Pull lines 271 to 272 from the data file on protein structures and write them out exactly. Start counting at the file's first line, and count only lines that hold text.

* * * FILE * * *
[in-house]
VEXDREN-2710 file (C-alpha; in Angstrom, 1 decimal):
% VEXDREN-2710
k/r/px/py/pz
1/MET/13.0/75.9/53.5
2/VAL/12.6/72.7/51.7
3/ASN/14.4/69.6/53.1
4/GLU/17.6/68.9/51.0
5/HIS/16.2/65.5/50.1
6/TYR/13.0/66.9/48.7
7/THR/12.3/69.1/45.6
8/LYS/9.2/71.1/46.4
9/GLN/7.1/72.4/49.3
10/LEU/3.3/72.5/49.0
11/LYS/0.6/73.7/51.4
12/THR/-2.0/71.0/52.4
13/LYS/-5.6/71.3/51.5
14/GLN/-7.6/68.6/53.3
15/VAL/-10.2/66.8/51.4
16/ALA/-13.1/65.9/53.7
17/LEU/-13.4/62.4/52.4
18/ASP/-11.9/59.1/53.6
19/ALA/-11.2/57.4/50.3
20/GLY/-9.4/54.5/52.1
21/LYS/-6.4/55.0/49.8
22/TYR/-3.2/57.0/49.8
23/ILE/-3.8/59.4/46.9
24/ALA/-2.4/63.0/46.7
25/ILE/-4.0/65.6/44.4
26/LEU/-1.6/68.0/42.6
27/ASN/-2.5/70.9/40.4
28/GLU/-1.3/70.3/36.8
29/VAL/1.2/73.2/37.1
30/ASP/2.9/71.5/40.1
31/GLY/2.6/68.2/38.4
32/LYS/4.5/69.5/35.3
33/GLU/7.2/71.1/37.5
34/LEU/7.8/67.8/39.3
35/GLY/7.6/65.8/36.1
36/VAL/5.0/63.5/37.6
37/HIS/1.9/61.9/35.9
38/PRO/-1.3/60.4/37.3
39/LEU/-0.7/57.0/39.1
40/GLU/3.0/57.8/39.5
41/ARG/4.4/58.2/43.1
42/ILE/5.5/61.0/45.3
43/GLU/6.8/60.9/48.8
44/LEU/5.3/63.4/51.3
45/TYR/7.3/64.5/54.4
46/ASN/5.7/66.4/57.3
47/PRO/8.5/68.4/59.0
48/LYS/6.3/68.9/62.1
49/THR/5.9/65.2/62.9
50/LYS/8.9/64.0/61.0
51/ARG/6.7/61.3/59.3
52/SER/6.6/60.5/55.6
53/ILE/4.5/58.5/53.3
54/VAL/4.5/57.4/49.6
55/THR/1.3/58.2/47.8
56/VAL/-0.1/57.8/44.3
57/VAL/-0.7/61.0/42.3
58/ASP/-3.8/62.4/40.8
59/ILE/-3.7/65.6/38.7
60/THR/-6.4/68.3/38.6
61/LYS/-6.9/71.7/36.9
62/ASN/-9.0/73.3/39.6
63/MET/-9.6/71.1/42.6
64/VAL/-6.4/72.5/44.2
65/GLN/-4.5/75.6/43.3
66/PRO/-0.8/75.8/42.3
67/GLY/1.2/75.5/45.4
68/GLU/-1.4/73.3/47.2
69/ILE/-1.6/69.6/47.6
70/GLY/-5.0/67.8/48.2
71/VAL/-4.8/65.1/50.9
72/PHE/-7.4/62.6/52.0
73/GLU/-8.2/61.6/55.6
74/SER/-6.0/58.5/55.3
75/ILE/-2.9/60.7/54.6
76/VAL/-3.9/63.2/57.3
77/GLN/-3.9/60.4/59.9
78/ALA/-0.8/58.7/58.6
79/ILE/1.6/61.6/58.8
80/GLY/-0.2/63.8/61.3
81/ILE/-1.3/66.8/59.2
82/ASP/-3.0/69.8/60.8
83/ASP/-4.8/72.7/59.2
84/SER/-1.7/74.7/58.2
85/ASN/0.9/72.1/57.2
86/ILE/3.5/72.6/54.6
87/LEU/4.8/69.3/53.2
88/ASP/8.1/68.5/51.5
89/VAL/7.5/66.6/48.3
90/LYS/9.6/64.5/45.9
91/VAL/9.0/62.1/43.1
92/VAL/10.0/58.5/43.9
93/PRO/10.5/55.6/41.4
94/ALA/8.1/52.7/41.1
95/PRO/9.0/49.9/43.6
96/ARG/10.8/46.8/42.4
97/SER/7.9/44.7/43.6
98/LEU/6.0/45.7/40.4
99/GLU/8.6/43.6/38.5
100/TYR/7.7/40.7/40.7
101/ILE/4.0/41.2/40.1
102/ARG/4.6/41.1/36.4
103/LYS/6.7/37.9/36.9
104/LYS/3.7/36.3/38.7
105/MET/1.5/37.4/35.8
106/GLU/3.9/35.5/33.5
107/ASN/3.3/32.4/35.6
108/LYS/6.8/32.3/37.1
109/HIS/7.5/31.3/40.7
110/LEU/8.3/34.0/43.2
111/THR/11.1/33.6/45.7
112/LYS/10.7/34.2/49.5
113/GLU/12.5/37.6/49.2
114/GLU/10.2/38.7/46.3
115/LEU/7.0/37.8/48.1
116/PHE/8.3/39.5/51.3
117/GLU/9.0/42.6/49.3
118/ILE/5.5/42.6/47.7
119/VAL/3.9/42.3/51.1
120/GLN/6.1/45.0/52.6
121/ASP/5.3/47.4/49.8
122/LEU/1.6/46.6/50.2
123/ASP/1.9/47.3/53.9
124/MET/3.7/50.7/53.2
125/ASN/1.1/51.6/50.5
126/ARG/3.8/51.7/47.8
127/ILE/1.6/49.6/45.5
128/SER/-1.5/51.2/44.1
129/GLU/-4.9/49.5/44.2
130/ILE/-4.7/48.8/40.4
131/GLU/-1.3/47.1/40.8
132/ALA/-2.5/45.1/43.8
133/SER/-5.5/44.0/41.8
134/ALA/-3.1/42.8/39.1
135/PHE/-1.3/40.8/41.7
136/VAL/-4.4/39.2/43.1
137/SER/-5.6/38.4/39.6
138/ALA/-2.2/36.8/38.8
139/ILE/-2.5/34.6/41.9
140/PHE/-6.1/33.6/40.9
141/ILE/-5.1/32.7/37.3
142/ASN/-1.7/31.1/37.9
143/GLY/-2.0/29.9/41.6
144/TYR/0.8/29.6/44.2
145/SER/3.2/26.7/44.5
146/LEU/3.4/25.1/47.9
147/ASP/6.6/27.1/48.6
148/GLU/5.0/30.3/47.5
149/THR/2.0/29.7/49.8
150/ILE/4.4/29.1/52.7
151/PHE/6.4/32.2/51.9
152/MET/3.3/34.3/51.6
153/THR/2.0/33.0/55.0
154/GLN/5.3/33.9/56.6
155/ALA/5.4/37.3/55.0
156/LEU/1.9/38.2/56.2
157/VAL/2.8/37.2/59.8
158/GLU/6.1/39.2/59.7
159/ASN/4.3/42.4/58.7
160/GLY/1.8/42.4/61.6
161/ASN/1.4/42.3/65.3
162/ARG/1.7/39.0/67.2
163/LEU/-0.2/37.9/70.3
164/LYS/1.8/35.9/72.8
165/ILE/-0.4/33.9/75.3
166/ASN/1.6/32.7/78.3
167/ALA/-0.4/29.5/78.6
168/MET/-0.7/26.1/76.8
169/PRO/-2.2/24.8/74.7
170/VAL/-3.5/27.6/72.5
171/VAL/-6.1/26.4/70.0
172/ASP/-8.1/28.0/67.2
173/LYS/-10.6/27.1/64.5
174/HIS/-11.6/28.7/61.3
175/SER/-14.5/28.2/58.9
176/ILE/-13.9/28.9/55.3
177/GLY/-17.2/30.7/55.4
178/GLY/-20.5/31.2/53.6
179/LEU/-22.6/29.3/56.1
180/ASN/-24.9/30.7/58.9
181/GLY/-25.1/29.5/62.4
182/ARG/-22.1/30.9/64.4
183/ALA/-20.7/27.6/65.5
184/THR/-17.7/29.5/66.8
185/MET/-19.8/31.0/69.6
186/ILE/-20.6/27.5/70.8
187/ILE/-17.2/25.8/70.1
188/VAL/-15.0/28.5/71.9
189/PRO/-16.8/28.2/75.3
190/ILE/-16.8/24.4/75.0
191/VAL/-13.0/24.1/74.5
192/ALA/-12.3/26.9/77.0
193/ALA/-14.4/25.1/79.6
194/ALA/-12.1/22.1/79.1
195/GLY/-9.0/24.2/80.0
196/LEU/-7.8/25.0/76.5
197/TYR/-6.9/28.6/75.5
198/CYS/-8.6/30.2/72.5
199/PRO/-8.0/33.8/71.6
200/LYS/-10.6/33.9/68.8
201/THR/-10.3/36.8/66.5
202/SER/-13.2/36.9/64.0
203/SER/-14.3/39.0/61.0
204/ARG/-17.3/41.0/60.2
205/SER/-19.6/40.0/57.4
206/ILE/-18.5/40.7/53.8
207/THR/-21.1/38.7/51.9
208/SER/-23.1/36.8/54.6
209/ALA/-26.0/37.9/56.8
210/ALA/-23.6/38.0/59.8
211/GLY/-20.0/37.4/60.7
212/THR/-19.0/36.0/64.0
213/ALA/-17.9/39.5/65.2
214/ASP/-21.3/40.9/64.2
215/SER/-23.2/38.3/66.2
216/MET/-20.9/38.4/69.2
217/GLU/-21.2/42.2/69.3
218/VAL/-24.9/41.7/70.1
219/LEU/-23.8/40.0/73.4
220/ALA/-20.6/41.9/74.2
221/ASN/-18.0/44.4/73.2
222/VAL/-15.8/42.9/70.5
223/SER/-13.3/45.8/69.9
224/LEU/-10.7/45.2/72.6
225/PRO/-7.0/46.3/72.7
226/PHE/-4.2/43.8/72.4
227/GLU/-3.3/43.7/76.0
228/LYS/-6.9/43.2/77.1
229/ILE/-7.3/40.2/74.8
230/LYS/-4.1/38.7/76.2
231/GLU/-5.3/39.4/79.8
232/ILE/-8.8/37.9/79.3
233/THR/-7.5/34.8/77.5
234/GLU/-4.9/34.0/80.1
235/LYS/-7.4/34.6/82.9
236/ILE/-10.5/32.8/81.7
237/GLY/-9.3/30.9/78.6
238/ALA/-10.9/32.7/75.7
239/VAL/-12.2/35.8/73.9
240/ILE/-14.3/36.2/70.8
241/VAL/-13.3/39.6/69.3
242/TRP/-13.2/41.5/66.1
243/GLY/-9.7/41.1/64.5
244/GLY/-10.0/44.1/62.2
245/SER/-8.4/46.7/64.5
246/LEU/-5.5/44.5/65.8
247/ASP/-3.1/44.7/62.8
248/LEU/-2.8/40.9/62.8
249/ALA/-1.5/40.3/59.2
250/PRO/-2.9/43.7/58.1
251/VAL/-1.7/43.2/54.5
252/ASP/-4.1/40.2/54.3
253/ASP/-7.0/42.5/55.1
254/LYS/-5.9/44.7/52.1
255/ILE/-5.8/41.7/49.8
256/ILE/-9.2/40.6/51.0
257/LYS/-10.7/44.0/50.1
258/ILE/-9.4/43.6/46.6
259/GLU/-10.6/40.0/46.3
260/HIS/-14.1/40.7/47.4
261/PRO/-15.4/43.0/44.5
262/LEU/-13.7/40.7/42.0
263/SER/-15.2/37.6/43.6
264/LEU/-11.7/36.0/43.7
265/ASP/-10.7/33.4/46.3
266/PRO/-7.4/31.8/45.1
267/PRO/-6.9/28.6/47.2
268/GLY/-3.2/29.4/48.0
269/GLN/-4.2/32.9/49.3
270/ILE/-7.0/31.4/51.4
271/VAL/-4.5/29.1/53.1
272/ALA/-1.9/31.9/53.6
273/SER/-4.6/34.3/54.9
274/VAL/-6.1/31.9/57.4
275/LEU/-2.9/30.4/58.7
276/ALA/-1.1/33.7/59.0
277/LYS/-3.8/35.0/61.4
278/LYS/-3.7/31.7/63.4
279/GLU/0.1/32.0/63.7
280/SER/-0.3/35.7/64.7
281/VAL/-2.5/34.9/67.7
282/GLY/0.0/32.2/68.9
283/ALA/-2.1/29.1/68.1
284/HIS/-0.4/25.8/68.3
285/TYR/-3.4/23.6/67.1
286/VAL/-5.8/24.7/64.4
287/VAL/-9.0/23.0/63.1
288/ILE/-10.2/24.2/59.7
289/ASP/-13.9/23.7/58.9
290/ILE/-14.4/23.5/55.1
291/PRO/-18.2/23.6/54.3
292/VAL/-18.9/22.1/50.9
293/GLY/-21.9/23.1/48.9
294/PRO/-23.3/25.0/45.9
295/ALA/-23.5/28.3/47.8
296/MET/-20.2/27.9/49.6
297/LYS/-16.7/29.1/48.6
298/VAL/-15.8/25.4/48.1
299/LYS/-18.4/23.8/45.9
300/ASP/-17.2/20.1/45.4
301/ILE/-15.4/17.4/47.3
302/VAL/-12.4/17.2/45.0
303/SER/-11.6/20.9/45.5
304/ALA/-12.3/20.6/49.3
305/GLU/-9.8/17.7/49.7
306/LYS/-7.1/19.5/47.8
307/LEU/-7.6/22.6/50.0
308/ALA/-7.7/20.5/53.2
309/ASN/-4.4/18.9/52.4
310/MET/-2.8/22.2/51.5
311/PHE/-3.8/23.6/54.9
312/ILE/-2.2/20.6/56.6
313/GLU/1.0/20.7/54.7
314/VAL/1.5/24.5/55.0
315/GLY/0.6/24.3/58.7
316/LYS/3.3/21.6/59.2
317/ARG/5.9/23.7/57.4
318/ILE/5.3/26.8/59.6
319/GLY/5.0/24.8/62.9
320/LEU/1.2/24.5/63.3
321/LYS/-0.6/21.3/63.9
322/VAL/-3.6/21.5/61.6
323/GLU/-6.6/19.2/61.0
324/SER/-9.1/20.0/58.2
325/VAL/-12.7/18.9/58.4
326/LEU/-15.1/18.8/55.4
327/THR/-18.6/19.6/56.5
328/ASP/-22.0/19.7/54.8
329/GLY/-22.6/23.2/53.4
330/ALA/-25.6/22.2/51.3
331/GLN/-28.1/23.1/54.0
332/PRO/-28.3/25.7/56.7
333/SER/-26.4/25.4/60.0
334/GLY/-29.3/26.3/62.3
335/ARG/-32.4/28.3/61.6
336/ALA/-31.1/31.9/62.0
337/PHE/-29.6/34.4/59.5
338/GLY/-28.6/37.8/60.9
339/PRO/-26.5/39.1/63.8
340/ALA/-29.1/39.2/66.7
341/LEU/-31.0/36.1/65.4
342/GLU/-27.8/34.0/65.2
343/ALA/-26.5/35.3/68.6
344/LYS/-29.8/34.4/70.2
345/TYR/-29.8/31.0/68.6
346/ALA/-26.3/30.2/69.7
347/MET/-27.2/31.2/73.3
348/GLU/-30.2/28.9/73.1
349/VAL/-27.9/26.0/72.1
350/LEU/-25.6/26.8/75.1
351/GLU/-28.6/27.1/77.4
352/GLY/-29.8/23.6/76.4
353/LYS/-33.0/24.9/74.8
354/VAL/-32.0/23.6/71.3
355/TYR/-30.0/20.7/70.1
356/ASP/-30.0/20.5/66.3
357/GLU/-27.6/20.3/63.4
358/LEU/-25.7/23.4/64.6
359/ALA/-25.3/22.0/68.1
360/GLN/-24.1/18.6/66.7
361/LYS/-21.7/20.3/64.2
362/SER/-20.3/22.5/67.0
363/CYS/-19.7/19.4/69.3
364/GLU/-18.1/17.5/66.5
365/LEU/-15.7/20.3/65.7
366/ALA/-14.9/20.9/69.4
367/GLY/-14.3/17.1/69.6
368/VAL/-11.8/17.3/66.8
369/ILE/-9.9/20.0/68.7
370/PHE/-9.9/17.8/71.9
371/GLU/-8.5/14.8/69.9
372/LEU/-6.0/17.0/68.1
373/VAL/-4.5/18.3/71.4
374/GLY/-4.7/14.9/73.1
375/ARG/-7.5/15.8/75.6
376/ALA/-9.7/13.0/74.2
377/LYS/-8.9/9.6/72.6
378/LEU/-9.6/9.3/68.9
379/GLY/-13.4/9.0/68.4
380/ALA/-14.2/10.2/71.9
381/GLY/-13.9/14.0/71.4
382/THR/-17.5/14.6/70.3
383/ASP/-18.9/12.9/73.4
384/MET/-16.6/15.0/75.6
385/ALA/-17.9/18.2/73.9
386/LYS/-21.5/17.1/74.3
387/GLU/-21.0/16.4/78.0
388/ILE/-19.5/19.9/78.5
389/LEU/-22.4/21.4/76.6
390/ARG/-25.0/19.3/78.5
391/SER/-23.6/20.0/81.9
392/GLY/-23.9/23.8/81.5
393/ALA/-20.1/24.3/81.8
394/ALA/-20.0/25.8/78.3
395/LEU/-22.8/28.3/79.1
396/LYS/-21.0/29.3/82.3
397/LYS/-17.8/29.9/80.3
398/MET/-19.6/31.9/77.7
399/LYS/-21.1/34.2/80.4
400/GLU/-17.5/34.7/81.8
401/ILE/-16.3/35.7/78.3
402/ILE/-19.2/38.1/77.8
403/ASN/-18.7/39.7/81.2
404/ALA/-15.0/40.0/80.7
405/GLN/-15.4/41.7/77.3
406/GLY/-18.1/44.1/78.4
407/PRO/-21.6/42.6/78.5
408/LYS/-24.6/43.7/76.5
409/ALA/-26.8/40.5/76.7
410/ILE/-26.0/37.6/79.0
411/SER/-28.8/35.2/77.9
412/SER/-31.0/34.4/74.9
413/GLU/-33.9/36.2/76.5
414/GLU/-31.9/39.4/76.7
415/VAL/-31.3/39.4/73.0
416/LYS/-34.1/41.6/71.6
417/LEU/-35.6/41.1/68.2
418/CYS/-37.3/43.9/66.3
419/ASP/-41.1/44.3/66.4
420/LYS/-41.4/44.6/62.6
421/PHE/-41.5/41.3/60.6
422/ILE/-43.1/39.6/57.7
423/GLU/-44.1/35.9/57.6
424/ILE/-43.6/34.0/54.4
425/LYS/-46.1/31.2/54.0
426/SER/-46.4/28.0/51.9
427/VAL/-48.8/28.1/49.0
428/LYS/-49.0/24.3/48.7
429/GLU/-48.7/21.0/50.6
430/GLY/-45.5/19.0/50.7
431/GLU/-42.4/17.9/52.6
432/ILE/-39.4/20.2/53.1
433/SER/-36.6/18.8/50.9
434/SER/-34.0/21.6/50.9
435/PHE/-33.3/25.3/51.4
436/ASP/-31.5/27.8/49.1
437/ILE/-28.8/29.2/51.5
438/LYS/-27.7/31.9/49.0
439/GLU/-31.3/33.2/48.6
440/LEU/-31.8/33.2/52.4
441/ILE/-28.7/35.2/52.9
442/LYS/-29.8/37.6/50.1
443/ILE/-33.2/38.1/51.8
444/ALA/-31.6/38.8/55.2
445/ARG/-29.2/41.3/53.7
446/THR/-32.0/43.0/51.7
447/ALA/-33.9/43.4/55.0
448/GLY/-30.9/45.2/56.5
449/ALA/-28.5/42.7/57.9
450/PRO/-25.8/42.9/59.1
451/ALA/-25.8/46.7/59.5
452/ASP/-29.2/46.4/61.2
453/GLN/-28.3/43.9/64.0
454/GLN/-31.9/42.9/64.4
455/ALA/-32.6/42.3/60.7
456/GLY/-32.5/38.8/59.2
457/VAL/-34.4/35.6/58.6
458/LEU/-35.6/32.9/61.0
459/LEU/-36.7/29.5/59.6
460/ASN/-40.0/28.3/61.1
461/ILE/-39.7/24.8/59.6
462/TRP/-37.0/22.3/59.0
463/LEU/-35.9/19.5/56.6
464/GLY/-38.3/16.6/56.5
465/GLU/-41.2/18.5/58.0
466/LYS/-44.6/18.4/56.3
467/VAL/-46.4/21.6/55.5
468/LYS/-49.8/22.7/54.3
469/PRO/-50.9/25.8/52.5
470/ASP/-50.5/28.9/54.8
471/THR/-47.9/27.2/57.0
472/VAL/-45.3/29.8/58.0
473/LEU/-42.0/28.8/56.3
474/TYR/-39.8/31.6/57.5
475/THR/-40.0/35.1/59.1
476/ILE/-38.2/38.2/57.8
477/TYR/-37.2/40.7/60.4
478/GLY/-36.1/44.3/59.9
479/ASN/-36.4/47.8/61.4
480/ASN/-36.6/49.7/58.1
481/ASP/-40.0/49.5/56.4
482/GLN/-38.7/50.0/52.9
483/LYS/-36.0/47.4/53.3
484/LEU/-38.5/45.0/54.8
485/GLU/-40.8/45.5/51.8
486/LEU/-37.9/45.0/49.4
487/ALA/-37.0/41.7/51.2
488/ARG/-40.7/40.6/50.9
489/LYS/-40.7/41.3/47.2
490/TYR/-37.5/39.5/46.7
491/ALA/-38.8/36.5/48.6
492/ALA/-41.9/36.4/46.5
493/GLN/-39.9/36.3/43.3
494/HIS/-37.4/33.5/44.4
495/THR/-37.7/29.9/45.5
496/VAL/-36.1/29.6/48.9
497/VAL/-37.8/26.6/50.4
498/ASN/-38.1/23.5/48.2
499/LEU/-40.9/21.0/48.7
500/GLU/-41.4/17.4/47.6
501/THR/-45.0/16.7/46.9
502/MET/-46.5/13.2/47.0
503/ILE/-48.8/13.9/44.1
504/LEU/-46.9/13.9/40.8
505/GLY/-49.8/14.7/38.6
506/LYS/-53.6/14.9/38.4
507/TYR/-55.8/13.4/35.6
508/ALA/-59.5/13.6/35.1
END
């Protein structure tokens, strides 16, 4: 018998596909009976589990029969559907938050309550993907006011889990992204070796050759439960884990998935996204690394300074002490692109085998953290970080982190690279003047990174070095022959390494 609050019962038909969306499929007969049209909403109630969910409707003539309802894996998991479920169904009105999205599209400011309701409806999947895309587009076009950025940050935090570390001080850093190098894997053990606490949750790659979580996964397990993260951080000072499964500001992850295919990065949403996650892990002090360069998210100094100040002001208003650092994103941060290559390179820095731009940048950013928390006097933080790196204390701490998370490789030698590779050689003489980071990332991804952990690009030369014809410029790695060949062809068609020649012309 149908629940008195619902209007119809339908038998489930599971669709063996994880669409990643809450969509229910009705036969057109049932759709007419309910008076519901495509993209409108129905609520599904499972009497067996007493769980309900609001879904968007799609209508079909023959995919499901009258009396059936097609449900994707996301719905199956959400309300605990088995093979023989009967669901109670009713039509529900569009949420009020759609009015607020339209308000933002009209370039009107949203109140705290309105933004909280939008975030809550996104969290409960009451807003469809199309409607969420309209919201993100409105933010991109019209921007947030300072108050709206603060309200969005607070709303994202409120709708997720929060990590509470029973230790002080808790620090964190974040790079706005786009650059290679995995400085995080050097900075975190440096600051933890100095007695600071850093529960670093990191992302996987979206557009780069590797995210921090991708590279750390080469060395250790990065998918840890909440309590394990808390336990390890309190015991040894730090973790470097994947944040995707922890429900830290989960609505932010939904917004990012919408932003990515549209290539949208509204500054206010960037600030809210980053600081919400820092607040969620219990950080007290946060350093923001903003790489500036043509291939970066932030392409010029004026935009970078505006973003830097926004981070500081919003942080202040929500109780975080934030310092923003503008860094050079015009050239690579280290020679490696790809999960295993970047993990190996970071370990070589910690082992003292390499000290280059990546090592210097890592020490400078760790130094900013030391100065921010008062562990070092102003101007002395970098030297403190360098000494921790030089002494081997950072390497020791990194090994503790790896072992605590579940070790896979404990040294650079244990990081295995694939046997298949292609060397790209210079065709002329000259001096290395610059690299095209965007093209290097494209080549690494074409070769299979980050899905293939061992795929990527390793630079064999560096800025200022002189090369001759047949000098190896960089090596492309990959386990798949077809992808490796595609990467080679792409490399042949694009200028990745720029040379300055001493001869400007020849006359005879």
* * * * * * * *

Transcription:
267/PRO/-6.9/28.6/47.2
268/GLY/-3.2/29.4/48.0